Sigyn had been careful though. She'd taken her time and hadn't rushed, applying one drop after another to their son's intestines and watching as the venom ate through the bindings. Slow, but effective. Once the woman had gotten one of his hands free, it grew easier as well. Though unable to rip the bindings from his other arm or legs, a free hand meant he no longer had to balance a bowl on his brow, nor even lay fully beneath the snake's gaping maw.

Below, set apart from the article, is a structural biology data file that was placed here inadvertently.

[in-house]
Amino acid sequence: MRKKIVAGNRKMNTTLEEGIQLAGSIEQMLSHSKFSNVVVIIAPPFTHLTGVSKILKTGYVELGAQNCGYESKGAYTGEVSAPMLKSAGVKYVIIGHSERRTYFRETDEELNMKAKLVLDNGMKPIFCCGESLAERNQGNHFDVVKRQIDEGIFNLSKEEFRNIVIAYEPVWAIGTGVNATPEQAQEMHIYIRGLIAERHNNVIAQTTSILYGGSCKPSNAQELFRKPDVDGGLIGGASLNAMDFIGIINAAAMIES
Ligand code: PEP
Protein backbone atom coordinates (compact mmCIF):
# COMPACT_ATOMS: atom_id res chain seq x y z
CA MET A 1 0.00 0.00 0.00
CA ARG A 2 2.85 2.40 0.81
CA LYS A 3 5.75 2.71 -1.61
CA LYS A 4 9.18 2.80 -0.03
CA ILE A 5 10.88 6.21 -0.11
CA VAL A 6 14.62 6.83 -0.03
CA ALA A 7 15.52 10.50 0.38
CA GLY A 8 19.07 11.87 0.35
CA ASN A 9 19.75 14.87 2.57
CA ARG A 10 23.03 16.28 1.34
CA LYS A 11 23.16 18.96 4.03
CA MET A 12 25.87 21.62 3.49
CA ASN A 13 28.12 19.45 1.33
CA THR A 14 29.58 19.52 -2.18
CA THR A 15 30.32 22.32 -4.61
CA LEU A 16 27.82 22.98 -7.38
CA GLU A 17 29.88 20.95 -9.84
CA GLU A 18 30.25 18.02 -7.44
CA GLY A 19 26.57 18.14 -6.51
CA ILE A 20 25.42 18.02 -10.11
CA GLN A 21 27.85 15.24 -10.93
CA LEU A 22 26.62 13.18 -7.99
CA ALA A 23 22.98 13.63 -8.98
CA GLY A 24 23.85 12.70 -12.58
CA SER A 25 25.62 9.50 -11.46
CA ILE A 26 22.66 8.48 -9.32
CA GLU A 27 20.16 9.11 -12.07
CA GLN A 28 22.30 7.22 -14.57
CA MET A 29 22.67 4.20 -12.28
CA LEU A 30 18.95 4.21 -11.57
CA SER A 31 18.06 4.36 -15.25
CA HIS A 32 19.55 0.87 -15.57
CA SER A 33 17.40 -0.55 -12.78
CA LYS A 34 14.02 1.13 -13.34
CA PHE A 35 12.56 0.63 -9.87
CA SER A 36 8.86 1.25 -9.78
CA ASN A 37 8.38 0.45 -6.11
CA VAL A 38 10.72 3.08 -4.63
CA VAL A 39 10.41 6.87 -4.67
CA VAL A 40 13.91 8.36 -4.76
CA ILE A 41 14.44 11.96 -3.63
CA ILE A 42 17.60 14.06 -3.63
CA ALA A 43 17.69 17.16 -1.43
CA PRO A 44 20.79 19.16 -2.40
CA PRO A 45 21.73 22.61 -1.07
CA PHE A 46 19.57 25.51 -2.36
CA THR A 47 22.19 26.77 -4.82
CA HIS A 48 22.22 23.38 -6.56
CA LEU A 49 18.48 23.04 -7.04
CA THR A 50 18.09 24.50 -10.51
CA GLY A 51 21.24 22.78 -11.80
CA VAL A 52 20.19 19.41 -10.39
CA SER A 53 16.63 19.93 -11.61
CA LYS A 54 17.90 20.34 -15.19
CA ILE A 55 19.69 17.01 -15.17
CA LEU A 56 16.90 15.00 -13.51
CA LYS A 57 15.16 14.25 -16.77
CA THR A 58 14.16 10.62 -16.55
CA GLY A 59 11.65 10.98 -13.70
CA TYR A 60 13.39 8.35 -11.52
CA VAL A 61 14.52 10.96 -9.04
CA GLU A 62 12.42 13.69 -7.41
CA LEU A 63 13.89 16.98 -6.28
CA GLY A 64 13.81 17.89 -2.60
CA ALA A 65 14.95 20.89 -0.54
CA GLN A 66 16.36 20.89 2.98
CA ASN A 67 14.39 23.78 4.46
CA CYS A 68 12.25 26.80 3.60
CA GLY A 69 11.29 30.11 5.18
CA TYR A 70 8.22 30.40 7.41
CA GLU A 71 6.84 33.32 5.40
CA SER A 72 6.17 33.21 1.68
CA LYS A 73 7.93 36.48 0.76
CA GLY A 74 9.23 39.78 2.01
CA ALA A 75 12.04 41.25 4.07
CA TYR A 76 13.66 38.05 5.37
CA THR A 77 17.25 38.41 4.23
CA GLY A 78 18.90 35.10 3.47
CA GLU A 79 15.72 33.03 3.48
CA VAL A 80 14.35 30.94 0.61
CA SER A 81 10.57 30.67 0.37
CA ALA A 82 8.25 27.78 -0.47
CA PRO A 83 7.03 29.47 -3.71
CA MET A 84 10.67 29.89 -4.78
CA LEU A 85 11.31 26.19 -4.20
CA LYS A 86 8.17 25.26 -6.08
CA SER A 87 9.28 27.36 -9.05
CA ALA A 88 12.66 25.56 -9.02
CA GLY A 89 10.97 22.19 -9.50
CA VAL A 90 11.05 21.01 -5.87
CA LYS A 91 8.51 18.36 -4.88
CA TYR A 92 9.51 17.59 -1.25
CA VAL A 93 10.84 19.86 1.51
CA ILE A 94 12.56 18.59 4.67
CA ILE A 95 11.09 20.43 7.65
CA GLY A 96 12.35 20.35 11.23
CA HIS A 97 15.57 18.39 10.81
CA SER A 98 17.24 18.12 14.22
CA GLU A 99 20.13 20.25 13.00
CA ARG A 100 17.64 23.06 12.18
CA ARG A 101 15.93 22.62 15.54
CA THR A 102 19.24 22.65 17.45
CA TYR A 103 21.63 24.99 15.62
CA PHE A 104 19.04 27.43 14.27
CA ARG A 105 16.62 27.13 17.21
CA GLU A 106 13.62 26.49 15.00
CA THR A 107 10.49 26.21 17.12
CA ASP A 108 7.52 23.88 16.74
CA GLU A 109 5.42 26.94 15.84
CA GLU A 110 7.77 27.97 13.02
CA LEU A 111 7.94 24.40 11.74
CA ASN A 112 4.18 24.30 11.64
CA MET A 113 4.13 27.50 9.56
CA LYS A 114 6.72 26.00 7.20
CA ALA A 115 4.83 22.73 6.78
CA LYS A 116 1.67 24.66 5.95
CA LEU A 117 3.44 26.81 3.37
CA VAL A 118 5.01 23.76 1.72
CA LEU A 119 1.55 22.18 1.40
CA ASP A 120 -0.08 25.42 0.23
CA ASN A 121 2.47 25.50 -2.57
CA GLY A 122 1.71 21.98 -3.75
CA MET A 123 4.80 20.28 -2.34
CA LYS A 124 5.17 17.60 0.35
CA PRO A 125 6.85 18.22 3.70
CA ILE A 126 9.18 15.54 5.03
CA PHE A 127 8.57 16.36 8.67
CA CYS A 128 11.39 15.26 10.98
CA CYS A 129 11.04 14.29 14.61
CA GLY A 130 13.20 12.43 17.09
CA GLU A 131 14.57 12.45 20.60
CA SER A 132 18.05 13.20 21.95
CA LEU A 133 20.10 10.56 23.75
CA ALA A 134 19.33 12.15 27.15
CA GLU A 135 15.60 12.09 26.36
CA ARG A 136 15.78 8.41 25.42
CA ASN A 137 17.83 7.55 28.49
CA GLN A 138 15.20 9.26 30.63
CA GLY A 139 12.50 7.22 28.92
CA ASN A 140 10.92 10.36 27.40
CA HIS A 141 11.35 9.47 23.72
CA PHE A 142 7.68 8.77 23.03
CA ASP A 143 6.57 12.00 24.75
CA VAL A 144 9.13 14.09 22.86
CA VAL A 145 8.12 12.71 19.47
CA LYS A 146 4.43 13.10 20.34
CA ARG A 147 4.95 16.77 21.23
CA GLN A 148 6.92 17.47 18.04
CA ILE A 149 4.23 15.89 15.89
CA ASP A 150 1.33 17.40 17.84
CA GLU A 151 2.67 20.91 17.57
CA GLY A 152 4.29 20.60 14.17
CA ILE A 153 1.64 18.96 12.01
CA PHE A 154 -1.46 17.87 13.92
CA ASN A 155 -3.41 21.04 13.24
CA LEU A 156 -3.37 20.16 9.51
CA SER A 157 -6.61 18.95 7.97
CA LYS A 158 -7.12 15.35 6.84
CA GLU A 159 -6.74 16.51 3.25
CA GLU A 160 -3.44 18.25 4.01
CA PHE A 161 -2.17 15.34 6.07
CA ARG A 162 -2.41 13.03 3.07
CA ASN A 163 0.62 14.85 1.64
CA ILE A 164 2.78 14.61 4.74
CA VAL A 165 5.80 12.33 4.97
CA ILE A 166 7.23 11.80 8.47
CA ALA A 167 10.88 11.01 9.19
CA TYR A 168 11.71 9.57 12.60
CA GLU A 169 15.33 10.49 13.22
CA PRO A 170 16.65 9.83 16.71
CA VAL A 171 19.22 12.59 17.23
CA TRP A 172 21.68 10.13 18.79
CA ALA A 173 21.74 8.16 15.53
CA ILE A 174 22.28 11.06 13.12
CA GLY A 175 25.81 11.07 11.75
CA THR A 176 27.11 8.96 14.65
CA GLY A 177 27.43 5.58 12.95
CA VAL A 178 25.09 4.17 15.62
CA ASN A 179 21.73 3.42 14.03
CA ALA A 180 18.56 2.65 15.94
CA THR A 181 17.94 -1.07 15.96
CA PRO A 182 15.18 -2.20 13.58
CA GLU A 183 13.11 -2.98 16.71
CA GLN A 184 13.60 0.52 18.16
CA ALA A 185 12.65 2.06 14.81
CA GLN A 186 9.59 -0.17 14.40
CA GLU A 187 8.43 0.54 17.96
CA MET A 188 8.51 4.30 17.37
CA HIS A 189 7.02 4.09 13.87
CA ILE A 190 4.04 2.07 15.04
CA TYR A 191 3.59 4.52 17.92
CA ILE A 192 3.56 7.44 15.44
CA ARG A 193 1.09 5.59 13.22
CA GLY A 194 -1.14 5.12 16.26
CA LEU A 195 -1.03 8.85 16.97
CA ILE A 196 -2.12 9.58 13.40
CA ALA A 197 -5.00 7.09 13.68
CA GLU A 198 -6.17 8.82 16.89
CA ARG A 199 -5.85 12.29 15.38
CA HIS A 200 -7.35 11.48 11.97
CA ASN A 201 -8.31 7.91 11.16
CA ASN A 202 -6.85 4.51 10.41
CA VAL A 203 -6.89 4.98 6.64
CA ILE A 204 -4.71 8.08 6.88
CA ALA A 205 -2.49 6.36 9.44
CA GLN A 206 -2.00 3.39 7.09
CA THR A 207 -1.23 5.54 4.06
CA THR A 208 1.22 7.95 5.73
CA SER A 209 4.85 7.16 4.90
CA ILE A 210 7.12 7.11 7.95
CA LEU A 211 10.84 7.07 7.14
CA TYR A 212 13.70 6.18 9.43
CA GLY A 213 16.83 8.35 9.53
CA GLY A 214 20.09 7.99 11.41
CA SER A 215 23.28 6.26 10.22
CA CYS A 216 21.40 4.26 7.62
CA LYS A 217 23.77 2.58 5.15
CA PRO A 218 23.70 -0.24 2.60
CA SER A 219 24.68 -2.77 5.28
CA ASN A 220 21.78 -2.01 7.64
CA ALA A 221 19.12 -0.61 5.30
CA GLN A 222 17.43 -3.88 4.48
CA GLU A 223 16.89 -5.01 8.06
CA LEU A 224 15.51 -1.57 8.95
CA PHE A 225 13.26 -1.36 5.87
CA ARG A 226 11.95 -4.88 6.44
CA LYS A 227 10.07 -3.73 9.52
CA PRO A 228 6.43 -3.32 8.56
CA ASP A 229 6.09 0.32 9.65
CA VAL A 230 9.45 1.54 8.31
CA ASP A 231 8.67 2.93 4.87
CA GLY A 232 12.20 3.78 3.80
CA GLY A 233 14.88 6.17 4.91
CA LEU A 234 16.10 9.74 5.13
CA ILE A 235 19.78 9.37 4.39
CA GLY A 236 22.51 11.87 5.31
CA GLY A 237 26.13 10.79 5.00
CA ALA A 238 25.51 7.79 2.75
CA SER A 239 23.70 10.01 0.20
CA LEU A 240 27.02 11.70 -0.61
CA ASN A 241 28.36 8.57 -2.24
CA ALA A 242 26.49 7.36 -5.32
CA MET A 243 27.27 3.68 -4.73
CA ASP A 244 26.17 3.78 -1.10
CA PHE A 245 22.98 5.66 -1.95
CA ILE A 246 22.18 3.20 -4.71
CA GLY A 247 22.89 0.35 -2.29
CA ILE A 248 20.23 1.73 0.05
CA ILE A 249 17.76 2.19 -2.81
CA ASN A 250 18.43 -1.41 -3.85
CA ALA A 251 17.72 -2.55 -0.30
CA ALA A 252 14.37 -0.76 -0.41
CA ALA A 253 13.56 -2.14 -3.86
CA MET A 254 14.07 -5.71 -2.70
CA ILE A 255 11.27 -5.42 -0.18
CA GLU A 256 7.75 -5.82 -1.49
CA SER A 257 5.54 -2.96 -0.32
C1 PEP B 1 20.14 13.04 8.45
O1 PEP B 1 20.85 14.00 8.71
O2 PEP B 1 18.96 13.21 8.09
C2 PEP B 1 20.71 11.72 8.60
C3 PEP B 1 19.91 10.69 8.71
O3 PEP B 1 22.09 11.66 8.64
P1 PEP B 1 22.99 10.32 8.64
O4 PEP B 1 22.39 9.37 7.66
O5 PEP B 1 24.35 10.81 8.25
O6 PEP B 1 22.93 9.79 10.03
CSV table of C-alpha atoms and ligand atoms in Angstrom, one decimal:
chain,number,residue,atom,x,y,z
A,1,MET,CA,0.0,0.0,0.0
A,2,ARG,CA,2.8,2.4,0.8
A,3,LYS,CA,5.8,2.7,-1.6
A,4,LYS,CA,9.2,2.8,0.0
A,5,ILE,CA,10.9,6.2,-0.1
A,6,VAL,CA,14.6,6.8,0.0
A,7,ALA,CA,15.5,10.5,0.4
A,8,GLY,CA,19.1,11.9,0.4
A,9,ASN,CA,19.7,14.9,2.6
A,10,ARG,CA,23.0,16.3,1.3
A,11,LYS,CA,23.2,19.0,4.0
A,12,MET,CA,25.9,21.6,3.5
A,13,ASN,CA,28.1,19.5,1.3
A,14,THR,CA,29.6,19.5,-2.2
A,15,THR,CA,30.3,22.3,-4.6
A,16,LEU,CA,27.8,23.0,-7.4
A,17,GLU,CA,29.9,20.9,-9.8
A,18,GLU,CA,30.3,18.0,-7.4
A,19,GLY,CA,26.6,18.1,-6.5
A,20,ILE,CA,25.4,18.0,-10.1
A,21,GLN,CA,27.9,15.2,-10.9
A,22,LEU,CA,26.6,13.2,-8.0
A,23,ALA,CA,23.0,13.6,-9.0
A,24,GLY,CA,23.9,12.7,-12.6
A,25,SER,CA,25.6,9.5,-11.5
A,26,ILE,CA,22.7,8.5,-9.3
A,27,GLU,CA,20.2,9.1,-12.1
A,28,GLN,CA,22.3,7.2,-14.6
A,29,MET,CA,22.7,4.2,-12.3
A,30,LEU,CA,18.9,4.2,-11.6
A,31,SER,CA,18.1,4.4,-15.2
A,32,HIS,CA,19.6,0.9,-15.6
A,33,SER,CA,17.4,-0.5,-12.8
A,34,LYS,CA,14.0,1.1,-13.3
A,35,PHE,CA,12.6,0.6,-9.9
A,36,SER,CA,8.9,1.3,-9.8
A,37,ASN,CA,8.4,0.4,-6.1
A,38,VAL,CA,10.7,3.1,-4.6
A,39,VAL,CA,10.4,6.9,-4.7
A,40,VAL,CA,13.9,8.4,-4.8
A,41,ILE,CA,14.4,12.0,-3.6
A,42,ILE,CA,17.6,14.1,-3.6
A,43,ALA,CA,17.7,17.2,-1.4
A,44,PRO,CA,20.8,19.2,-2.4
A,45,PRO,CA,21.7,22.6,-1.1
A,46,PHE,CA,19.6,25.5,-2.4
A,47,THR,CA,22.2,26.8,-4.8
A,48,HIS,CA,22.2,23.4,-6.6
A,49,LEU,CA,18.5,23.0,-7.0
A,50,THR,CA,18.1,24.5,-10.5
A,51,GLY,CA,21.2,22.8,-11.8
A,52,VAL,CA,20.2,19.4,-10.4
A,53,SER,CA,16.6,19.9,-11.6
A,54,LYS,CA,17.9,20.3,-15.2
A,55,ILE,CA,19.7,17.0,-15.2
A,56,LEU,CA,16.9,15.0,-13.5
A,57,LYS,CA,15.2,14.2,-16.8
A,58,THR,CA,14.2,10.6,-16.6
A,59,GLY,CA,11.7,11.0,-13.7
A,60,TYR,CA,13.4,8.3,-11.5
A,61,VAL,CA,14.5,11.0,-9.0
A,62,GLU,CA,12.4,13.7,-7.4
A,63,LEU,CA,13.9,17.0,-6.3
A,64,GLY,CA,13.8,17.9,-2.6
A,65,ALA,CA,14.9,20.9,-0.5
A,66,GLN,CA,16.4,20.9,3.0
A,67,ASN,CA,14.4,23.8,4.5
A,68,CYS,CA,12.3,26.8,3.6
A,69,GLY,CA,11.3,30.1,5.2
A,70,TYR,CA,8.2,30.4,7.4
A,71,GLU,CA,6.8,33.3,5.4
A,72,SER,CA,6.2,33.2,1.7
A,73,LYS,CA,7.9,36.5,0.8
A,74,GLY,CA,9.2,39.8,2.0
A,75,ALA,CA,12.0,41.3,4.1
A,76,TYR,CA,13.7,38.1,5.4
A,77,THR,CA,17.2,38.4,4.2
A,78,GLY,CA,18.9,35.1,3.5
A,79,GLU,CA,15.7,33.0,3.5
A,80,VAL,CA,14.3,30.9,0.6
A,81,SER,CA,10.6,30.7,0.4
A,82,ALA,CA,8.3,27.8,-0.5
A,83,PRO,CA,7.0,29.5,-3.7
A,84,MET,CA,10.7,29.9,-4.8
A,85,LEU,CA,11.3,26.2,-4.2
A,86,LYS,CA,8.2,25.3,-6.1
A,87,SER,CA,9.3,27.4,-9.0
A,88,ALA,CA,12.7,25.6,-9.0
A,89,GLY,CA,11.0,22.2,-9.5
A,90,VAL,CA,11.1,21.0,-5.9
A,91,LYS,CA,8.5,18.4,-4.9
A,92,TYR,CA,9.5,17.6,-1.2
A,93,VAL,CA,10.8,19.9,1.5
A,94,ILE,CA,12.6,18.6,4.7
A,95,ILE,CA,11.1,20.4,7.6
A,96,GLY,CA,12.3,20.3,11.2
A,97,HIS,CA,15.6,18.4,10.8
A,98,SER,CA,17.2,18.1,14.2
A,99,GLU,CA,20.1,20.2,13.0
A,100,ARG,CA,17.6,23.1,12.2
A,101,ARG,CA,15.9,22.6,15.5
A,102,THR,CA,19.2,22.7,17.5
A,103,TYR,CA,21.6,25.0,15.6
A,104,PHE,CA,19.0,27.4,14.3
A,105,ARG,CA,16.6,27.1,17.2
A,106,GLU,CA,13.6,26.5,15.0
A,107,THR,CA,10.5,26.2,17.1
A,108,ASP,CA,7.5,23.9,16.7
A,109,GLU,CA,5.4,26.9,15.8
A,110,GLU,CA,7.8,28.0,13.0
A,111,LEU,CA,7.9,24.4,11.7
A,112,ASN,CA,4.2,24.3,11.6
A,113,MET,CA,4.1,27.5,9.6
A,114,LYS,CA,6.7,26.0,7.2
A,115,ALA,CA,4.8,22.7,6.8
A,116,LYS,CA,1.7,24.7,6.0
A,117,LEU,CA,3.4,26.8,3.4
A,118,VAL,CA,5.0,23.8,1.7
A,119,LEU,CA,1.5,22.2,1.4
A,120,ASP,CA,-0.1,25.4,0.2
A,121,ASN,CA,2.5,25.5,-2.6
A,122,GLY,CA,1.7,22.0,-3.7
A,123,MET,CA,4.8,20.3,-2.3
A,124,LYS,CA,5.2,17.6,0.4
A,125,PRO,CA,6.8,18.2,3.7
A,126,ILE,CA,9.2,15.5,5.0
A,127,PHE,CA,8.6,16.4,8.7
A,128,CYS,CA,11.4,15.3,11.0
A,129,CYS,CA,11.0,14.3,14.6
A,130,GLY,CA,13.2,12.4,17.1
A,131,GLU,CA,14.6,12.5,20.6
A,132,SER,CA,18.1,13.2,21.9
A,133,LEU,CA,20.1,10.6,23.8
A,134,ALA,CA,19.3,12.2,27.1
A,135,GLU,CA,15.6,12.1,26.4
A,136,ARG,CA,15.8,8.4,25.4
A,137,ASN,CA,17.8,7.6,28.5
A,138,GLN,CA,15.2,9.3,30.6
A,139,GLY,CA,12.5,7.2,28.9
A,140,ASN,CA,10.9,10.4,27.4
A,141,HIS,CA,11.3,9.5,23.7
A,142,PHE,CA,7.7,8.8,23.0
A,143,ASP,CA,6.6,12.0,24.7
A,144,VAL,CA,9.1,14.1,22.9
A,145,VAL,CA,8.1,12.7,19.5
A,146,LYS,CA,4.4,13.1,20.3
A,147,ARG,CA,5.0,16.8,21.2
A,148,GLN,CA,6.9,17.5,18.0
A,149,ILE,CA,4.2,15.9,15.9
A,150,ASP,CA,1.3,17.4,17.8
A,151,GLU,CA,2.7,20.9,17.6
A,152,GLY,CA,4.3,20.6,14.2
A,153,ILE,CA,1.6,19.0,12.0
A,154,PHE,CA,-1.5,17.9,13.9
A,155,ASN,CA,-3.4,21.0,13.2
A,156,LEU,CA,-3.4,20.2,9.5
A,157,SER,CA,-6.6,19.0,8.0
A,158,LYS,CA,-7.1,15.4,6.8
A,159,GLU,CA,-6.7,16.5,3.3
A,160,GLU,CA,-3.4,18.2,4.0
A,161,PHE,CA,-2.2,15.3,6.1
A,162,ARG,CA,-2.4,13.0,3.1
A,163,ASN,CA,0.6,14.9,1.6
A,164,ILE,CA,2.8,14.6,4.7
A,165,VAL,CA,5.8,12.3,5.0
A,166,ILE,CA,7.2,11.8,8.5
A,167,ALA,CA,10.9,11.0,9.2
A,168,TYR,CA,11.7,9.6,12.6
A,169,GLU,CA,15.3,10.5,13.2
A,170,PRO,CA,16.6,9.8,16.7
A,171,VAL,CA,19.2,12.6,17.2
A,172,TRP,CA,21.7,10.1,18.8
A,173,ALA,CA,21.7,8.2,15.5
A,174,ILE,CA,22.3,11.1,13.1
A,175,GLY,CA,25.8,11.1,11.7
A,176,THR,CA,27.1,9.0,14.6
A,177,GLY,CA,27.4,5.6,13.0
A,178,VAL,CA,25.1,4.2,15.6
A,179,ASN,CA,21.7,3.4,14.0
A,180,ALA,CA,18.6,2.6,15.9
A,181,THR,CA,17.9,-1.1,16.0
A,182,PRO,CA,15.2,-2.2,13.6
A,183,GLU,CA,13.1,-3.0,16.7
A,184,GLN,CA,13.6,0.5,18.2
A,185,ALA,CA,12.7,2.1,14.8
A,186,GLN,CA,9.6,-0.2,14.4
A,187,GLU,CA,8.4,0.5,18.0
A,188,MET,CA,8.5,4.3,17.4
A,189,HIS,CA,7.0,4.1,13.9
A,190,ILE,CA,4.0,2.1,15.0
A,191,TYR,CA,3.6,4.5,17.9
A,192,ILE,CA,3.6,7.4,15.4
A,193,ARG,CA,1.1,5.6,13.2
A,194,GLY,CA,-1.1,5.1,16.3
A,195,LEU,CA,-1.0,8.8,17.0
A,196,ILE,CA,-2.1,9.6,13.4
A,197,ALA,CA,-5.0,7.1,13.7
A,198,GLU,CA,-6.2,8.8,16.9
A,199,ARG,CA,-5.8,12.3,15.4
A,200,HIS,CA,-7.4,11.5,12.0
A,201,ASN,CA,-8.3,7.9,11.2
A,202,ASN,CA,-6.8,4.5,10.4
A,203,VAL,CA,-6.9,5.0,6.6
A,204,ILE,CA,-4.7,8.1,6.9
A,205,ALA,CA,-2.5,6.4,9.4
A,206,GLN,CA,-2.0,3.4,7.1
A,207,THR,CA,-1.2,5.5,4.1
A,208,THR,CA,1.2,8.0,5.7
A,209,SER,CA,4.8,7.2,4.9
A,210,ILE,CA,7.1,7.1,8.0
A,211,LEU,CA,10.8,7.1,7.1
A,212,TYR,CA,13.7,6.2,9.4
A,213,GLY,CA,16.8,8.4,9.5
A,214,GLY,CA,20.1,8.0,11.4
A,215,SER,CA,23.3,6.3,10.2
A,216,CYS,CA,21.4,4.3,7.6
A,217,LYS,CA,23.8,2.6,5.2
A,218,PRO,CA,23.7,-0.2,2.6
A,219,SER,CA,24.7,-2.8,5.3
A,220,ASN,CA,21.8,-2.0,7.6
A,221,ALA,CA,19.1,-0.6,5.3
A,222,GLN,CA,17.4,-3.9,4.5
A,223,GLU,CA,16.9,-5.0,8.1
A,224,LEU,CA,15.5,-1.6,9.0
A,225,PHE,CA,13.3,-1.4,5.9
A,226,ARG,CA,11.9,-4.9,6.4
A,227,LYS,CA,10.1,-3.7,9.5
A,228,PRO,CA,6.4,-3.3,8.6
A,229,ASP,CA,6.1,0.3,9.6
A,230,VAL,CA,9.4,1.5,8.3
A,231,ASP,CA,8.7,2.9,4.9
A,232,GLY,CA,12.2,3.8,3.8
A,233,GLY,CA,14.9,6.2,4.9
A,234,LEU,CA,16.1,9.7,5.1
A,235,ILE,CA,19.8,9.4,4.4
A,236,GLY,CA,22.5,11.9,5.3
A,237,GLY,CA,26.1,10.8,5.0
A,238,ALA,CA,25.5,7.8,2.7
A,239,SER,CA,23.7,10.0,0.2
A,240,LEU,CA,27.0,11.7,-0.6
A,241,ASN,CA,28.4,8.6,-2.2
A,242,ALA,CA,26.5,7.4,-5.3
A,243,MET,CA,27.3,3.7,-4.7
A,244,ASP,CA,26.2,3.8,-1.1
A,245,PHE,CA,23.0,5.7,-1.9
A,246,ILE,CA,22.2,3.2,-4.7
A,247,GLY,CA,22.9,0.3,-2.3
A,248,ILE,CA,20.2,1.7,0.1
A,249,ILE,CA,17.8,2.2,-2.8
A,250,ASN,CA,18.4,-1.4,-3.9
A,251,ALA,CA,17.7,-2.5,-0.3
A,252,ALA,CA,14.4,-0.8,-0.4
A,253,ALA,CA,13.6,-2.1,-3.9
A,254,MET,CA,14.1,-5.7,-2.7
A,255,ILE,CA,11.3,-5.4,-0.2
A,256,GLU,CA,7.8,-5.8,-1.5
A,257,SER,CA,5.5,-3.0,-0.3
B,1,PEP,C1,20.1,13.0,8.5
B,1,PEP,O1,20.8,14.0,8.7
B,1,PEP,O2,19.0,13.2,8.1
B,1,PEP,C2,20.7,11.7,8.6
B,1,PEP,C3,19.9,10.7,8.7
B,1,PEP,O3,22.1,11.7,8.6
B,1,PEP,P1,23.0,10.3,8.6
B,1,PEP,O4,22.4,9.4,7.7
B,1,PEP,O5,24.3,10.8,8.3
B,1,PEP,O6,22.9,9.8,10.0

"What I want..." The woman began, and Loki found himself roused from his thoughts, returning his full attention on the pale-blond woman before him. "What I want..." She repeated, regarding him with eyes the red of brick. When you sleep with the fire, it burns you inside and out. Odin's words, from a time when Loki had been on friendlier terms with the Aesir. "I do not wish for fire that does not burn nor ice that does not melt. What use have I of such thing, Trickster God? No, what I want is the nine worlds resting within the branches of Yggdrasil and under the World Tree's three great roots." Her voice was rough and grinding, like gravel grinding underfoot. "I want the earth beneath my feet and the lake of lava above my head. I want a sea of stars where Mani rides his chariot and Sol brings the morning, chased by wolves that will never catch them. I want the Aesir to leave the Jotunn be, for theJotunn to leave the gods to their doings, and for Man to do as is his nature."